UK government engaging private sector on digital identity as vital economic opportunity
It is an eventful week for the adoption of digital identification solutions at a governmental level.
The UK Minister for Digital Infrastructure Matt Warman opened the Identity Week 2020 event on Monday, unveiling the government’s new plans for digital identity in the country.
The changes were discussed further by digital identity services provider Yoti, highlighting their impact on the private sector.
Also this week, Australia’s Digital Transformation Agency (DTA) launched an appeal to know citizenships’ views on proposed legislation supporting an expanded Digital Identity system.
Digital identity as a vital block of future economies
Warman began his speech at Identity Week 2020 by mentioning how he regards digital identity as one of the most exciting opportunities for growth and security in the UK economy.
The minister also highlighted how the pandemic has dramatically increased the need for these services.
“Covid-19 has increased the demand for online services,” Warman explained, “63 percent of people are learning a new skill online; 20 percent are buying groceries online; 20 percent are managing their money online, and 19 percent are now accessing health services online.”
Digital identity would then be paramount to ensure all these online actions are executed safely and securely.
Warman continued by describing the government’s plans to collaborate with the private sector, academia, and civil society to deploy digital identity solutions and remove the need for physical identity cards.
“The development of this trust framework must be a collaborative, informed process to ensure that what we develop represents the very best of British innovation and British values.”
The new plan follows last year’s call for evidence, which resulted in the development of principles to frame digital identity policy in the UK.
According to Warman, the UK government will publish an alpha version of the digital identity Trust Framework in the new year.
“[That] gives us a unique opportunity to test digital identity standards in practice, highlighting their strengths, their challenges, and together, identifying areas for improvement and agreement.”
However, the Minister also specified that adherence to the new framework should be entirely voluntary.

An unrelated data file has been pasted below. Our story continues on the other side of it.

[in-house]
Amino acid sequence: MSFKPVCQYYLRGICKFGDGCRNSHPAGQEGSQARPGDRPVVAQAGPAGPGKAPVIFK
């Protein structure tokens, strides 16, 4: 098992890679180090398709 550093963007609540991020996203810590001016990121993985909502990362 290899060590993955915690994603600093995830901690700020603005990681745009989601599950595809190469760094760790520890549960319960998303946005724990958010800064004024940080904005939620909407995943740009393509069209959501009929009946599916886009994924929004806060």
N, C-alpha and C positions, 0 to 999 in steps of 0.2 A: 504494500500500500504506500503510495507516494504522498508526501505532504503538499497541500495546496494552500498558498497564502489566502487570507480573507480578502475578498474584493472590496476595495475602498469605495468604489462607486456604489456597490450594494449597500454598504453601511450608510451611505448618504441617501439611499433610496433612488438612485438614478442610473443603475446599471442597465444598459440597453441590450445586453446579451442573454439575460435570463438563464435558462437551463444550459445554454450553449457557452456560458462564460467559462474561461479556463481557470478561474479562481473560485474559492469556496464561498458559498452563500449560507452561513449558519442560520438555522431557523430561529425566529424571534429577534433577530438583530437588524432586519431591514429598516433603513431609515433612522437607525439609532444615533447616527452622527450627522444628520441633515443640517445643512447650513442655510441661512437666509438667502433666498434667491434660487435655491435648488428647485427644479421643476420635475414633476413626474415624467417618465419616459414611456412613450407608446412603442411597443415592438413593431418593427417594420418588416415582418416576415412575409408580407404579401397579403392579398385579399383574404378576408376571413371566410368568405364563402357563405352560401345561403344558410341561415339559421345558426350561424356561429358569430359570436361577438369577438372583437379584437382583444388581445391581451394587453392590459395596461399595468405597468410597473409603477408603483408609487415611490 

Testing the Document Checking Service
The new framework will use real-time passport validity checks to confirm individuals’ identities via government-assured datasets.
The UK Government has already begun these digital passport checks, by making the Document Checking Service (DCS) available to a group of six companies until summer 2021.
This means that, upon creating an account with GOV.UK Verify, users will be prompted to use their passport or driving license to help prove who they are.
The DCS will then compare the document details with records held by government agencies, and respond by saying whether or not a valid record for the document exists.
A blog post on the UK Govt website, however, specifies that a DCS check on its own is not enough to prove someone’s identity.
In fact, these checks could be supported by biometrics, for example by taking a short video using their smartphones and matching the clip against the photo on their passport.
The post also clarified that while until now access to the DCS has been limited to the GOV.UK Verify IDPs, the new pilot will now see this data shared with governmental teams forming the DCS team, as well as partner companies.
Yoti provides guidance on GPG 45-based identity checks
Following the announcement of an updated Good Practice Guide (GPG) 45 last month, digital identity service provider Yoti published a series of guidelines on how to use the new identity checks.
The GPG 45 has been written by the Government Digital Service (GDS) team, with the collaboration of various private and public organizations.
The guide helps individuals check the identity of customers, employees, and business representatives.
Originally a single document, the GPG has now been split into separate parts respectively for how to perform identity verification and how to define identity profiles.
According to a Yoti blog post, who was among the companies calling on the government to reveal its plans for digital identity earlier this year, the separation will create space for organizations in the private sector to develop their own identity profiles based on the guide.
Moreover, the addition of more identity profiles will increase the number of elements that it is possible to utilize to reach a threshold of confidence in a verified identity.
Australia’s DTA seeks community’s views on digital identity
Following the UK’s lead, the Digital Transformation Agency in Australia has launched a new consultation page on Monday for citizens to provide feedback on proposed legislation supporting an expanded Digital Identity system in the country.
The new legislation would seek to further enhance existing privacy and consumer safeguards in regards to digital identity solutions, as well as establish permanent governance arrangements.
According to the Australian Government blog, more than 1.8 million Australians and 1.2 million businesses would already have utilized over 70 government services using myGovID.
The new Digital Identity Legislation Consultation Paper now aims at extending the service on a wider scale, while also addressing key issues surrounding the development of the legislation.